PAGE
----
Fishermen will remain at State Pier in New London
New London — The Connecticut Port Authority has informed two commercial fishing businesses they can remain at State Pier for the foreseeable future.
The agreement, though not yet in written form, removes a cloud of uncertainty that has lingered over the two businesses for the past several years. State Pier is being redeveloped to accommodate the offshore wind industry, and the future for its tenants has been in limbo.
State Pier is actually composed of two different piers. The businesses, Montville-based Donna May Fisheries and Waterford-based Out of Our Shell Enterprises, together operate four boats off the west side of Central Vermont Railroad Pier, known locally as CV Pier.
“It’s been two years of stress,” said Kevin Debbis, owner of Donna May Fisheries. “This is something to celebrate.”
Debbis, a scallop fisherman, along with other State Pier tenants were notified early last year that they had to vacate the pier as the authority prepared to clear the site for the $235.5 million reconstruction project.
State and local officials then worked with the authority to come up with ideas for a new home for the fishermen. The authority enlisted a contractor to identify possible nearby sites, which had include the existing pier at Fort Trumbull leased by New London Seafood. New London Mayor Michael Passero at one point offered up a spot along the city’s waterfront for a new pier but the city never found funding for its construction.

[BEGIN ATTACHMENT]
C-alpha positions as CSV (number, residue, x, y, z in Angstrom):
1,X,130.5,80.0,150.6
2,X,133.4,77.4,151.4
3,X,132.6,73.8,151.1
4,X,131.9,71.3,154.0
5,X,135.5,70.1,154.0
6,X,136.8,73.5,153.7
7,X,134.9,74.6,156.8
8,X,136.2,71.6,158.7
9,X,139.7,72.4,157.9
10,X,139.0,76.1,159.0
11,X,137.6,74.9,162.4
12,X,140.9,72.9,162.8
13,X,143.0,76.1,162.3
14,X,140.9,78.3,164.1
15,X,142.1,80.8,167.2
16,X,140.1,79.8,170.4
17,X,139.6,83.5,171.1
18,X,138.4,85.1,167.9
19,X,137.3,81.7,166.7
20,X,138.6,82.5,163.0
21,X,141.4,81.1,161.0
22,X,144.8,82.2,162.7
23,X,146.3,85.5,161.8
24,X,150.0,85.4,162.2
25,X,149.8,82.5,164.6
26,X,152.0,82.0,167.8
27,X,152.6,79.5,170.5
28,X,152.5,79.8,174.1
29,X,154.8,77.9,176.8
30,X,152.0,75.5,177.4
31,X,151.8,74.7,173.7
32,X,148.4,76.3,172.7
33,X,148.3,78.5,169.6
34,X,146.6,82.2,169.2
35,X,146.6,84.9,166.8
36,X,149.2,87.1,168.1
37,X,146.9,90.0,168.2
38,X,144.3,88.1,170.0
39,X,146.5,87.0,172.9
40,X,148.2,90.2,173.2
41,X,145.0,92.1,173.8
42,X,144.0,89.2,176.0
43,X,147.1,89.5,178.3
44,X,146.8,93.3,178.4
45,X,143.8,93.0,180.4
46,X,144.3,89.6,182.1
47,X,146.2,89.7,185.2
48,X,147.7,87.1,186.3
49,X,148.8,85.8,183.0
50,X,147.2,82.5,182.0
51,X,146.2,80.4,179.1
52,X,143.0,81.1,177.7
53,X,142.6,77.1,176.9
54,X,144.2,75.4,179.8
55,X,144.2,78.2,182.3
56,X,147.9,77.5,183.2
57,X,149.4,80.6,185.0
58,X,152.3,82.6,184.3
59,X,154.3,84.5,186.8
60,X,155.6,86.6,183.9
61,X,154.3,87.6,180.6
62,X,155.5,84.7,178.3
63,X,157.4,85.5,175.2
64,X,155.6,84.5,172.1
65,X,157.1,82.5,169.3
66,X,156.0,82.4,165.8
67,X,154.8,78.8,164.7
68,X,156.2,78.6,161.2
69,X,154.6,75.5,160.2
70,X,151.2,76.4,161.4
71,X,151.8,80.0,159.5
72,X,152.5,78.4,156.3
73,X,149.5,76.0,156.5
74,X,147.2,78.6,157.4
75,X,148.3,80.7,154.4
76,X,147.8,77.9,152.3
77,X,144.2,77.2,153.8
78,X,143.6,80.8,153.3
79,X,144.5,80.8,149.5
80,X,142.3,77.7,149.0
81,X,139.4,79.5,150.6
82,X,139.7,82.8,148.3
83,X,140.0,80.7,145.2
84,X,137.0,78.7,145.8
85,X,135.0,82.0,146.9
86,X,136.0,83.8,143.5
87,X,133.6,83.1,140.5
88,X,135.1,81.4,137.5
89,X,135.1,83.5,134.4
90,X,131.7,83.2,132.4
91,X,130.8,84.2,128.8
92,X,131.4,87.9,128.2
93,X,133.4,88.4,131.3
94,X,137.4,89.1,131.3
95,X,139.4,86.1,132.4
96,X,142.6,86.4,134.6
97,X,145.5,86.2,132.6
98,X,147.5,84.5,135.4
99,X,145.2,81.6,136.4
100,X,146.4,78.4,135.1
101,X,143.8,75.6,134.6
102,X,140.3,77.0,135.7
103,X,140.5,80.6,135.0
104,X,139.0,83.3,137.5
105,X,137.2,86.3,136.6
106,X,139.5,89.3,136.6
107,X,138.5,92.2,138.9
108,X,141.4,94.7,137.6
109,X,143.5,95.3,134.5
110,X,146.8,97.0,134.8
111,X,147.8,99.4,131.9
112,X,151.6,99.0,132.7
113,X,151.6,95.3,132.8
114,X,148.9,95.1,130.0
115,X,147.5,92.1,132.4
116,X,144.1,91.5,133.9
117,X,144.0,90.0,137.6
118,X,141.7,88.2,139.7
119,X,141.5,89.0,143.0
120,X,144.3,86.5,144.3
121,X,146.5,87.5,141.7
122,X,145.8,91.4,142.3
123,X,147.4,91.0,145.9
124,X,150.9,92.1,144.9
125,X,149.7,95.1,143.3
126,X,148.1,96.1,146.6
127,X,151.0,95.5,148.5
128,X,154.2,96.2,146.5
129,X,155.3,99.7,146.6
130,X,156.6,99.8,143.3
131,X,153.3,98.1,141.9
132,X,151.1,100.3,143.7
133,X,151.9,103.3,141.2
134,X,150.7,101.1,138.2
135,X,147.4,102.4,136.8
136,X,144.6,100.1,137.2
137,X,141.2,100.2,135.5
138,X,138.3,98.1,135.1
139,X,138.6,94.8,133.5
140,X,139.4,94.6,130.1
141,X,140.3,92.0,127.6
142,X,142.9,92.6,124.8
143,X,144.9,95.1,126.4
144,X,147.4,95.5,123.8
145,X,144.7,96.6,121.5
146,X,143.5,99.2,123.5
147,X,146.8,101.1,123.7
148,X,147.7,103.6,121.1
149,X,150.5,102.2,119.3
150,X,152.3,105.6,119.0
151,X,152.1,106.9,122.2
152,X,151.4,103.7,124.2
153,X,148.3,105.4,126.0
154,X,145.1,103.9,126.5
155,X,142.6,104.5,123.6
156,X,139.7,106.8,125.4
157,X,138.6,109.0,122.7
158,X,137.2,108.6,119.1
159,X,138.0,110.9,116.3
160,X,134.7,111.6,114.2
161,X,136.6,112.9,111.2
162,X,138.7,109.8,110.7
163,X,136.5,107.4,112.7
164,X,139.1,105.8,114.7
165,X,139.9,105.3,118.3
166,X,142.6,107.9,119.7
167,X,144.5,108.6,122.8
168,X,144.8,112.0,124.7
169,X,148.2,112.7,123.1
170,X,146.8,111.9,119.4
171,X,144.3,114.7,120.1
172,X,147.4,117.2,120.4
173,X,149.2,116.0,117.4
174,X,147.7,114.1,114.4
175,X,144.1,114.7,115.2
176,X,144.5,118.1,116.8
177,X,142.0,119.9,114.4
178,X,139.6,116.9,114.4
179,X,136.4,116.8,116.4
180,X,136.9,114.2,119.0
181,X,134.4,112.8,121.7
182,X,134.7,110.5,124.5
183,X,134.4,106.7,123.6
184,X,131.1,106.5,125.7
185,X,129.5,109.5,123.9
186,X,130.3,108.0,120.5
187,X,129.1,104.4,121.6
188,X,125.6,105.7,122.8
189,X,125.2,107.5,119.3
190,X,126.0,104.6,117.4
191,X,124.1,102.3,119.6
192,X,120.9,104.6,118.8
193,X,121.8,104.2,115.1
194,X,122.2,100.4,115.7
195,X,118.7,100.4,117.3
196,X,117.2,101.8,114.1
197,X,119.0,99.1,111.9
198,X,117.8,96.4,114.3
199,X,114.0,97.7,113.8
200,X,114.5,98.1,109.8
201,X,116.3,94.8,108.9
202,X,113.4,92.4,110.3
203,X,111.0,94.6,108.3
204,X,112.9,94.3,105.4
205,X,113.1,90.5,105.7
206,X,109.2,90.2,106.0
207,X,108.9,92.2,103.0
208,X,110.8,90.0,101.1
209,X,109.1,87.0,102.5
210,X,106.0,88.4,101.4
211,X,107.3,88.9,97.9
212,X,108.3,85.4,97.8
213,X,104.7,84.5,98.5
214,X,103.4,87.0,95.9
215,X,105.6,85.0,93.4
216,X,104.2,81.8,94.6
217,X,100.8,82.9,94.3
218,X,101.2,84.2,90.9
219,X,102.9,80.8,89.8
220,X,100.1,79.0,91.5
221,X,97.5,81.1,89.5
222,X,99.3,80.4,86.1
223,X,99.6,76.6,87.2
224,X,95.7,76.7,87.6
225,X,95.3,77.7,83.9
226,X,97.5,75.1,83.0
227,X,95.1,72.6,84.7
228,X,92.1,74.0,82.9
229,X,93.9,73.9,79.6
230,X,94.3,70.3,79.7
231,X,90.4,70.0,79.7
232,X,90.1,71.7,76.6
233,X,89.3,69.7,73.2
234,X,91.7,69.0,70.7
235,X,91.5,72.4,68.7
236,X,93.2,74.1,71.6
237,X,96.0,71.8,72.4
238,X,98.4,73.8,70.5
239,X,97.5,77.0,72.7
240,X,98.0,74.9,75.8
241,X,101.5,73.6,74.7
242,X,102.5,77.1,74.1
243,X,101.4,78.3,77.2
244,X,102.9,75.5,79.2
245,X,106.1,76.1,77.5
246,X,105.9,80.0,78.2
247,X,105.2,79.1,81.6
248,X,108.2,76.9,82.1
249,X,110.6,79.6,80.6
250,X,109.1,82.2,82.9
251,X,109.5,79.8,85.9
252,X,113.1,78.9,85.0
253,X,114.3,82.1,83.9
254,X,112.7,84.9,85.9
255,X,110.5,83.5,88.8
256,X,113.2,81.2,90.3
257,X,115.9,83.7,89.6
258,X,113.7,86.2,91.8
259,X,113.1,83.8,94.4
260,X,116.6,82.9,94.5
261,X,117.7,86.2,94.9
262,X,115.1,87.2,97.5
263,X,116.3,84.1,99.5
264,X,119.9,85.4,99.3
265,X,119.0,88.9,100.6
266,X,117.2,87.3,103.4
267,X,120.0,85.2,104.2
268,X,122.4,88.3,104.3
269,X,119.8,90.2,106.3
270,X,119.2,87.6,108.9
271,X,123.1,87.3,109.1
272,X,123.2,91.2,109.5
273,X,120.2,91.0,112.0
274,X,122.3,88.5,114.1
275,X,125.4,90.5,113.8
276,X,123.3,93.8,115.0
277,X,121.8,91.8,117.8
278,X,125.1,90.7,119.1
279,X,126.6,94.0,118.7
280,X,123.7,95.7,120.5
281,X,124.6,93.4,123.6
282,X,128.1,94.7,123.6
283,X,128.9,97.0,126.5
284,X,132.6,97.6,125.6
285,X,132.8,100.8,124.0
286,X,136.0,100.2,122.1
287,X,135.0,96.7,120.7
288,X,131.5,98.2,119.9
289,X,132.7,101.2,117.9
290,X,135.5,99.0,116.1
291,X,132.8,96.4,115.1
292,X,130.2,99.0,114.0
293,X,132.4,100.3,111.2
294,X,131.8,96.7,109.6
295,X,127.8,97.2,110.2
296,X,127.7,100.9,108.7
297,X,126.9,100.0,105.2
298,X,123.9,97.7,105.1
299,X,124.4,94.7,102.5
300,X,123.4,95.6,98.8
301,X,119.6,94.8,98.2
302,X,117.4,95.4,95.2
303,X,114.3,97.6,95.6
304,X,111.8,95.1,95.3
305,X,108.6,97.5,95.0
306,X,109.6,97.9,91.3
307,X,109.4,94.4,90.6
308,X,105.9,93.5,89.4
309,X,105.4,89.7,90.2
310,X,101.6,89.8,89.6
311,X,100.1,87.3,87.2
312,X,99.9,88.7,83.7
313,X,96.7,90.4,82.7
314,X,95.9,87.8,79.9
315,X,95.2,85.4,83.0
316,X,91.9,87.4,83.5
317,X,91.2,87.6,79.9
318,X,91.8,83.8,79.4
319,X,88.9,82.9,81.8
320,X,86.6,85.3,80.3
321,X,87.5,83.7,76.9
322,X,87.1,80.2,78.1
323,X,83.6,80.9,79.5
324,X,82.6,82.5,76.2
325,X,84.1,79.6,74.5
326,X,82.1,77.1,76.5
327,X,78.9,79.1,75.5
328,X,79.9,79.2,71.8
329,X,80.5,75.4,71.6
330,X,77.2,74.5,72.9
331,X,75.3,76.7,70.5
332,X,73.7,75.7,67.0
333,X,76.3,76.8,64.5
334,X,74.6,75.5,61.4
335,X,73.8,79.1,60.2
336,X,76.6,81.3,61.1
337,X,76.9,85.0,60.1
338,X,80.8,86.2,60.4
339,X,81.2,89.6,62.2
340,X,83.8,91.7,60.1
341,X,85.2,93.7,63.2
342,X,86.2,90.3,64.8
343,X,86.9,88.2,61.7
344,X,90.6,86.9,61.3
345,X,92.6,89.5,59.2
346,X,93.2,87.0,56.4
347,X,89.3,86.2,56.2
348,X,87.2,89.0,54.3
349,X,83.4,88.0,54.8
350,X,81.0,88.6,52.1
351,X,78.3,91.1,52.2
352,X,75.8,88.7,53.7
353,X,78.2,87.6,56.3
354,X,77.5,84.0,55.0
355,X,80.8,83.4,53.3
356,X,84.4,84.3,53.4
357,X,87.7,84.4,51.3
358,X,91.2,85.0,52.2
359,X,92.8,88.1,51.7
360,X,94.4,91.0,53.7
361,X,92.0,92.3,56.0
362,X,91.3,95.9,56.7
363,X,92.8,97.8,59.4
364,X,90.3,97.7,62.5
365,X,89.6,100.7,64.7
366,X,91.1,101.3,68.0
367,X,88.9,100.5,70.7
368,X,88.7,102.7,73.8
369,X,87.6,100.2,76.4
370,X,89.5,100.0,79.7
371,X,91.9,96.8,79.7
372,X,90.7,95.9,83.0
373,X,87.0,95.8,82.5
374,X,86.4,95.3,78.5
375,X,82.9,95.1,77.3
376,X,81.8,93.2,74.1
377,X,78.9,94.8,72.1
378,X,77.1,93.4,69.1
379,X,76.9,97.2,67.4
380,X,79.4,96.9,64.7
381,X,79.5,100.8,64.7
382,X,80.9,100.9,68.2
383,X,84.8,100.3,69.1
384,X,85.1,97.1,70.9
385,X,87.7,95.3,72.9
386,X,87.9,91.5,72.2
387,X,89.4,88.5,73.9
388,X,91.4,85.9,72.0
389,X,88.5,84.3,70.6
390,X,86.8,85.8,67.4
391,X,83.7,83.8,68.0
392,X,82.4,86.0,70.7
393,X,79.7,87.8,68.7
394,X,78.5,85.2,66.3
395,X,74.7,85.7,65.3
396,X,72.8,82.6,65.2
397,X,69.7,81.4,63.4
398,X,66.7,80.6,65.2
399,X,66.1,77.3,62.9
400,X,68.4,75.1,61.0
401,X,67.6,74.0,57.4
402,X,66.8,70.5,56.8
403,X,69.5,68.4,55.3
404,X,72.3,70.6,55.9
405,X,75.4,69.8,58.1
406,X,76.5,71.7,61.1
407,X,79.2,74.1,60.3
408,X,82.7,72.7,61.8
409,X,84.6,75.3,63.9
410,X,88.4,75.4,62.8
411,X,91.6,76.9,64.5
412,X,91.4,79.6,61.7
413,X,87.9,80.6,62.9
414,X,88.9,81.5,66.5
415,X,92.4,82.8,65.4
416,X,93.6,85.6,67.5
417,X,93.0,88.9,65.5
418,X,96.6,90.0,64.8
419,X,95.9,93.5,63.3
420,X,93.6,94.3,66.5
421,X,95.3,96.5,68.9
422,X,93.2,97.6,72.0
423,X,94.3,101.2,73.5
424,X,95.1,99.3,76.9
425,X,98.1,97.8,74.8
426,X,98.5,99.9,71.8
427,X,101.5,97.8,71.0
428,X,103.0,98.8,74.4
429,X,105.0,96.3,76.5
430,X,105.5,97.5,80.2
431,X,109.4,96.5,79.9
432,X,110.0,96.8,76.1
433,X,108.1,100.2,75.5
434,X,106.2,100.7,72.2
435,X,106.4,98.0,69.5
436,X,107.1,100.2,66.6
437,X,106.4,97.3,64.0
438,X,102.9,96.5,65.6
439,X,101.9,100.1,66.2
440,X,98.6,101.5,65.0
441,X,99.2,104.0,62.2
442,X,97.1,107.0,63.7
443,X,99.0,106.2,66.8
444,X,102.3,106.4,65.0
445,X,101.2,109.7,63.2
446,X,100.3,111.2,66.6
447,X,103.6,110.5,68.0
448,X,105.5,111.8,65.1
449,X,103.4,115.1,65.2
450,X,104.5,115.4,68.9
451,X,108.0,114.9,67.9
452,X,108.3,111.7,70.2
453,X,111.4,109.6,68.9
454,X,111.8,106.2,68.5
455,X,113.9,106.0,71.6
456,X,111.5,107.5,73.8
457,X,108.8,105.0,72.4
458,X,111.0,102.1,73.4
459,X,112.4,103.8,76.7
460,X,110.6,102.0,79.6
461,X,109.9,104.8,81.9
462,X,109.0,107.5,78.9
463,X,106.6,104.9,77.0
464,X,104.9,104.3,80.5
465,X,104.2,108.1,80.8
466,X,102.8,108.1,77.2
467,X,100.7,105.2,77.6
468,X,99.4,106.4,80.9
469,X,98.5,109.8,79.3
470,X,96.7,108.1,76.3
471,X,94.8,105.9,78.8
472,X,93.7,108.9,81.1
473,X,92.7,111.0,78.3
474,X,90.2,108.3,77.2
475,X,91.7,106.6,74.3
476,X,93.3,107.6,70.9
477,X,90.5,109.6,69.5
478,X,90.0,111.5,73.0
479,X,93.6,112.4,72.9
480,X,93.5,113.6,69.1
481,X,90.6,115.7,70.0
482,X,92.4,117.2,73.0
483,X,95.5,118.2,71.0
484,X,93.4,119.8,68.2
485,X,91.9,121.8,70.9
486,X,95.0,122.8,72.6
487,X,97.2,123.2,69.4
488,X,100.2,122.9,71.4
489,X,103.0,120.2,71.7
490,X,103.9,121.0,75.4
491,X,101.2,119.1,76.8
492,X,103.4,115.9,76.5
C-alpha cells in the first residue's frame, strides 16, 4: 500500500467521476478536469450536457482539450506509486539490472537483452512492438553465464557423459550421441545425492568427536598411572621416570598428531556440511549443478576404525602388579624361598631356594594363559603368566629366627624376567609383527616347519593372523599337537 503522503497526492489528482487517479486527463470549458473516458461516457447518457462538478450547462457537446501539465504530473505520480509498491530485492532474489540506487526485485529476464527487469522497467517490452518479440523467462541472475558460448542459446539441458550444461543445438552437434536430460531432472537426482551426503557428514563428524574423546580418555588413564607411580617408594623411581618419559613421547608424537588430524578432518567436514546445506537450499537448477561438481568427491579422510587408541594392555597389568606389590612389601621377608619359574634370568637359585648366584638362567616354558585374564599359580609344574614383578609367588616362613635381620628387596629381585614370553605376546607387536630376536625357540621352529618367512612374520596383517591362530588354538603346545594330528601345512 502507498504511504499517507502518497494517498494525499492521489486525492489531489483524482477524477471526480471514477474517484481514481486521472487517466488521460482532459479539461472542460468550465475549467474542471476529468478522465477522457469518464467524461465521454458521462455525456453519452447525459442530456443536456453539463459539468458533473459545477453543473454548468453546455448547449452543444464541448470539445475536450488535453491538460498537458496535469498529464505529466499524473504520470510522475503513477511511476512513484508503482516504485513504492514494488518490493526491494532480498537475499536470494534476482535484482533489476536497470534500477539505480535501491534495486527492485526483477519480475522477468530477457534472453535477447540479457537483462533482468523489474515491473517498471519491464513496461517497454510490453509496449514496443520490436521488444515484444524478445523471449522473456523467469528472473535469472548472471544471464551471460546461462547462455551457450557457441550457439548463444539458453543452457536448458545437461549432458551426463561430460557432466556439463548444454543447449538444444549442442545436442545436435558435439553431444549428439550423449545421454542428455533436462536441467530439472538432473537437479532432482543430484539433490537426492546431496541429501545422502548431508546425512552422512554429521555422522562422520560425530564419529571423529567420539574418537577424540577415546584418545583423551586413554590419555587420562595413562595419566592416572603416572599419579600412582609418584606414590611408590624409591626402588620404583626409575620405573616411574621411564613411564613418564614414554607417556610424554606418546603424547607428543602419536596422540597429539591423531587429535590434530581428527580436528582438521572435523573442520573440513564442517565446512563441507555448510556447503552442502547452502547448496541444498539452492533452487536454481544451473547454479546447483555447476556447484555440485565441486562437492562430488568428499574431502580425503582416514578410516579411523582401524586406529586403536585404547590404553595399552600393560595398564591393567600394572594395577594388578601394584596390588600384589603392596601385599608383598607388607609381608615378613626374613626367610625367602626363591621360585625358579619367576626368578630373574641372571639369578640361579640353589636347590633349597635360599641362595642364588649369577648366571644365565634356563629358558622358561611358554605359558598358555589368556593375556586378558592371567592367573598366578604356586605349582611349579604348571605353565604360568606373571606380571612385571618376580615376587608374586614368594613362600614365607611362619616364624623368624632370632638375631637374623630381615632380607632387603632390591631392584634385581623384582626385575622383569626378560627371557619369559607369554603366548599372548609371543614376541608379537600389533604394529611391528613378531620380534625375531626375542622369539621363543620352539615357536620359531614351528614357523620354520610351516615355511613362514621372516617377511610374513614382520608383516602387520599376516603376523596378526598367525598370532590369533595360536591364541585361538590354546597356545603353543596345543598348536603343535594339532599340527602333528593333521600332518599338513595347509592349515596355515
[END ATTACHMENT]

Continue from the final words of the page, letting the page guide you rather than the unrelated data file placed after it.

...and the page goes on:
The most recent idea was to place a 120-foot barge near the pier, along with a 60-foot gangway to allow a forklift to access the barge from the boats.
“It turns out the simplest and most elegant solution is where they are currently,” said Connecticut Port Authority Executive Director John Henshaw.
The fishermen will be accommodated on the western side of the pier, which is outside of the construction project area, Henshaw said. He said he envisions a fenced off area that allows room for the fishermen to enter and exit the pier, along with a dedicated parking area.
Henshaw said the authority will negotiate terms of a new lease once the final designs for the parking, access, storage and berthing areas are completed. The engineering and consulting firm Moffatt & Nichol, the engineer of record for the property, is working on the design.
Henshaw said the terms of the new lease would then come before the authority board. For now, the authority is honoring the terms of pier operator Gateway’s prior month-to-month rent free arrangement with the fishermen.
“I was told not to worry about nothing - just go to work,” Debbis said.
Stories that may interest you
For nearly 40 years, John Russel has lived in a quiet, quaint neighborhood on Robinson Street. But over the last 18 months, he said, "it's become like a war zone."
Group criticizes Centers for Disease Control and Prevention for shifting guidance as the delta variant of the coronavirus fuels increase of COVID-19 cases.
One of the biggest construction projects in downtown history is slated to start next summer.